Sometimes military life wears me down. Yes, there are aspects of this lifestyle that I appreciate, but there have been times when I wondered if I was cut out for military spouse-hood, when I was ready to beg my husband to get out and find a civilian job that kept our family intact and rooted in one location for the long term.
But those moments passed. I recovered. I became resilient.
Military families hear the word “resilient” a lot. Our servicemembers need to be resilient in order to carry out their missions. Family members need to be resilient in order to support their servicemembers. And as much as I wish someone would find a synonym to add some variety to the mix, I realize that “resilient” is probably the best word to describe what military families must aim to be. We need to recover readily from adversity. We need to spring back and rebound. We need to be flexible, strong, and irrepressible all at the same time.
That’s where this week’s MilSpouse quote comes in:
Once there’s a servicemember in the service, it’s the entire family that goes along with it. We have to keep everyone resilient.That’s what Gary Sinise told me yesterday before going on stage to perform a free "Tribute to the Troops" concert hosted by the Flagship newspaper with the rest of the Lt. Dan Band in Portsmouth, Virginia.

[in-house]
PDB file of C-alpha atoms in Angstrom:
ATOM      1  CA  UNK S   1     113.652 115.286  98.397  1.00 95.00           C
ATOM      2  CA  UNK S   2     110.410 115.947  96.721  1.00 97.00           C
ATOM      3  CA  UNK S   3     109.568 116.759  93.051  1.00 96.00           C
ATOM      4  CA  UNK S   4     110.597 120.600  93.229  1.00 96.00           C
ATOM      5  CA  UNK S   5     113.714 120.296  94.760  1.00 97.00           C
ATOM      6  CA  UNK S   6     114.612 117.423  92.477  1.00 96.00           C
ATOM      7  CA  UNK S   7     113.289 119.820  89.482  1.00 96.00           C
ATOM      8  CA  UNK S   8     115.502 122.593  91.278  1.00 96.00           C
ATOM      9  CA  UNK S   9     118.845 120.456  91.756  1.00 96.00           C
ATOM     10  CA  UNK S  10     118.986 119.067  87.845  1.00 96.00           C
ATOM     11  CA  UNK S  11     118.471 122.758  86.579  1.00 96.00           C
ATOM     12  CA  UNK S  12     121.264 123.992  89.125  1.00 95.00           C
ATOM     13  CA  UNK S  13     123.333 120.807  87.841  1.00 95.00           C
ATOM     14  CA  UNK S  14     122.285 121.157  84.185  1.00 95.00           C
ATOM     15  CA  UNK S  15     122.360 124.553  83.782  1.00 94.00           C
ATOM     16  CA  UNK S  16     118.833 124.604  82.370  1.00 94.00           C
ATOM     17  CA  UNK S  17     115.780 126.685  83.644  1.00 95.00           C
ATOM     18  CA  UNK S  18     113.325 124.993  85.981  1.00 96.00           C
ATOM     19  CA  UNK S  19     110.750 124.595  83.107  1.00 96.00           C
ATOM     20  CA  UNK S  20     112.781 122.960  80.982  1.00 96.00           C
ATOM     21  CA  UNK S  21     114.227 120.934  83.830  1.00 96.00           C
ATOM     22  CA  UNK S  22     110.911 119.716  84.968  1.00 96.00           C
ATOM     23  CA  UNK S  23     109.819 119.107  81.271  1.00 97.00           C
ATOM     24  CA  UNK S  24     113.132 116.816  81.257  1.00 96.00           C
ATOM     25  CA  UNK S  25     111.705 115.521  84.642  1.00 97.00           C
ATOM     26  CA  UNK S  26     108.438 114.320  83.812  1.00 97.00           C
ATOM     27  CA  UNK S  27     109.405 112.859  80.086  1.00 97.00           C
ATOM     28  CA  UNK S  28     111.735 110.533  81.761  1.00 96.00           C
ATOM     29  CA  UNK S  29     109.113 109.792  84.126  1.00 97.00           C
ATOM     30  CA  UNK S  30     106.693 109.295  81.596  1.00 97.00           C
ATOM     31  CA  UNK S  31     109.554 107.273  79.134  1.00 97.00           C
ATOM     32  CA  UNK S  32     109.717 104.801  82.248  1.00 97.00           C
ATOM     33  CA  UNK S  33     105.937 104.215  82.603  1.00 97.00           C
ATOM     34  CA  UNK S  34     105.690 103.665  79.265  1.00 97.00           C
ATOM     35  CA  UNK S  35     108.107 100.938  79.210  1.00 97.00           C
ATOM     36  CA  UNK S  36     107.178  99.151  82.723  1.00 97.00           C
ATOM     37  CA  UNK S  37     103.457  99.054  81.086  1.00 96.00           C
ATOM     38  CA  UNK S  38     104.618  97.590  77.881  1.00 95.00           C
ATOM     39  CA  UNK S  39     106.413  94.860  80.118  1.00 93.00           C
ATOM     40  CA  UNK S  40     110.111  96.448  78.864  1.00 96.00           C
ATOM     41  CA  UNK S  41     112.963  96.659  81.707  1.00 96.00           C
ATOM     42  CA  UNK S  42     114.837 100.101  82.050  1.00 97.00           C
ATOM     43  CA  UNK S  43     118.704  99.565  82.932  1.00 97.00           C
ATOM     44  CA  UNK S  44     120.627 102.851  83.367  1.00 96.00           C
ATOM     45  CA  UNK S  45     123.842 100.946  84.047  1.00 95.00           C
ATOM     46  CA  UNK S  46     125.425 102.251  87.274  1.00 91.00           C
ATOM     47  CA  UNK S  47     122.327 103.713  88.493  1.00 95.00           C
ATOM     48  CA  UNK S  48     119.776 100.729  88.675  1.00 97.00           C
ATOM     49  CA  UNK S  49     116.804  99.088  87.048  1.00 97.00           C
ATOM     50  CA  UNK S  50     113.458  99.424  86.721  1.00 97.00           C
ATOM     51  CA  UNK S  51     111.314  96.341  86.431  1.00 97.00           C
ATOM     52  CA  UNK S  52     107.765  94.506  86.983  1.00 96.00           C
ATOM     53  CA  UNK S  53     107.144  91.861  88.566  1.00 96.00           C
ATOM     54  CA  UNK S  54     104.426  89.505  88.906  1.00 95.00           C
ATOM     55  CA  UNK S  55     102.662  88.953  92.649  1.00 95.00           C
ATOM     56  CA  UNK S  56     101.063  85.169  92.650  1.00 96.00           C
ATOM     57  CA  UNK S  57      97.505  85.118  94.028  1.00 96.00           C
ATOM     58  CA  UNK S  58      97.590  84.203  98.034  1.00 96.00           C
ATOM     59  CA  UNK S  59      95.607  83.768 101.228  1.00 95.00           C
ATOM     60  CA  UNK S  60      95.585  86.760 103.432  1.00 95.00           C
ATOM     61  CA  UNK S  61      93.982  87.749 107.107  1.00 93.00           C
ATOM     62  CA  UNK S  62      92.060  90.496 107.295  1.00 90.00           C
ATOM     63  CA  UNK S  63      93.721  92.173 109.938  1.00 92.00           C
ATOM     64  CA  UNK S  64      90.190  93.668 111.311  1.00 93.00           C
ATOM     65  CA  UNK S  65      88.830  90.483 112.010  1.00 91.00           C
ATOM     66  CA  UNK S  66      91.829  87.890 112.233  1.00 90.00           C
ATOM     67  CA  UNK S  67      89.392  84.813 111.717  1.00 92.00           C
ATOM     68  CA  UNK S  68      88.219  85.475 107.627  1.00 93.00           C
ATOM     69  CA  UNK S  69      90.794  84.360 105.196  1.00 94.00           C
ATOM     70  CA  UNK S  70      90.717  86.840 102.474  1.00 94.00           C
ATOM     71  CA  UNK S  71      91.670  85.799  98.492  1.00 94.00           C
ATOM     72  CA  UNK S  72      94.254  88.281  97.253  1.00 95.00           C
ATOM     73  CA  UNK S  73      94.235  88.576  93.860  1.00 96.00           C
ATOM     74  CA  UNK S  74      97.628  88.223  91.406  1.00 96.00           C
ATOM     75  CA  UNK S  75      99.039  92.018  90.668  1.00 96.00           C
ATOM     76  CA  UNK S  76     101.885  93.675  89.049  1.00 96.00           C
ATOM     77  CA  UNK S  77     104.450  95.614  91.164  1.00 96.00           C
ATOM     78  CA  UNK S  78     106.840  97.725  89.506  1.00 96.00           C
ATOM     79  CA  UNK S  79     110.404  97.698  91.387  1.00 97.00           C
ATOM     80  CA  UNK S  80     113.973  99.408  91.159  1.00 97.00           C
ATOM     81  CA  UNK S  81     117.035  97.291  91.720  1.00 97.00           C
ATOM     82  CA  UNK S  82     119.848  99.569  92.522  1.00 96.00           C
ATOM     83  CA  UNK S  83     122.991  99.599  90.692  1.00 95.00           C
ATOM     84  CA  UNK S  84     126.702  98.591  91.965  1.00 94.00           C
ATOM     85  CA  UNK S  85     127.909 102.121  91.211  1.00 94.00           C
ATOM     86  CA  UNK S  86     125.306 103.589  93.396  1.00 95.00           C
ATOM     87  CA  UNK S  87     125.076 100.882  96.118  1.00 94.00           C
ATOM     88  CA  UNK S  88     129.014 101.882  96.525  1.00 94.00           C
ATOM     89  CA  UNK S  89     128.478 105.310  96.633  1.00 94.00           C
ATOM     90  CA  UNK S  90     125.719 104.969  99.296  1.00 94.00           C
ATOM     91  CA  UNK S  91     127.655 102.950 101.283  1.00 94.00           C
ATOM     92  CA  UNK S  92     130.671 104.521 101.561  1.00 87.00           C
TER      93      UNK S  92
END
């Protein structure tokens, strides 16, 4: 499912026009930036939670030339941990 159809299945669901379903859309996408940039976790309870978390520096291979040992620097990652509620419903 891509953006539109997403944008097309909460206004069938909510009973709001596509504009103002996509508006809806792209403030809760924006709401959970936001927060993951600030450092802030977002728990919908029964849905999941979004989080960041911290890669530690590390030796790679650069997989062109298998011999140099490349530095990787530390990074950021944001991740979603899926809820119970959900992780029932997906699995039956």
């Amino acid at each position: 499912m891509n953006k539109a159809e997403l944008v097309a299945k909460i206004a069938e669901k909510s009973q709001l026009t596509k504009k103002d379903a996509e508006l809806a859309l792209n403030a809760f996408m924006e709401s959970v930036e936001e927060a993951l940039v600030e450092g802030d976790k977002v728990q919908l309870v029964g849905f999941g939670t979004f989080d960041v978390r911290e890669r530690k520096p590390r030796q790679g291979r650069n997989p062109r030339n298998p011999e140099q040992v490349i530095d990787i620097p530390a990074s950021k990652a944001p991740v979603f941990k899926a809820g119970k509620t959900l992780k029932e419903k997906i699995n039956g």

And that’s one of the reasons this actor, musician and avid supporter of the military travels around the world to perform for servicemembers and their families.
“My participation is in the mental health area,” he said. “I show up. I try to raise spirits. And I try to show support and appreciation.”
If you’re ever attended a Lt. Dan Band concert, you know that’s exactly what he does. As I scanned the audience last night, I saw military children dancing in the aisles, young sailors clapping to the beat, spouses having a fun night out with friends and veterans proudly sporting weathered Navy ball caps. If anyone in that audience was feeling down and out before the show, they certainly weren’t feeling that way afterward.
Resilience was restored for everyone.
The concert was more than good music. It was a chance to bring military families together. It was a chance to feel that our service to this country isn’t forgotten. It was a chance to feel acknowledged, supported and appreciated. And it was a chance to let loose and have fun.
We all need a reminder every now and then that we’re capable of bouncing back from the tough times we often face as military families. Whether that reminder comes from our circle of MilSpouse friends, a family program on base, or a rockin' 2-hour concert, we all need it. From the military child to the veteran, we have to keep everyone resilient.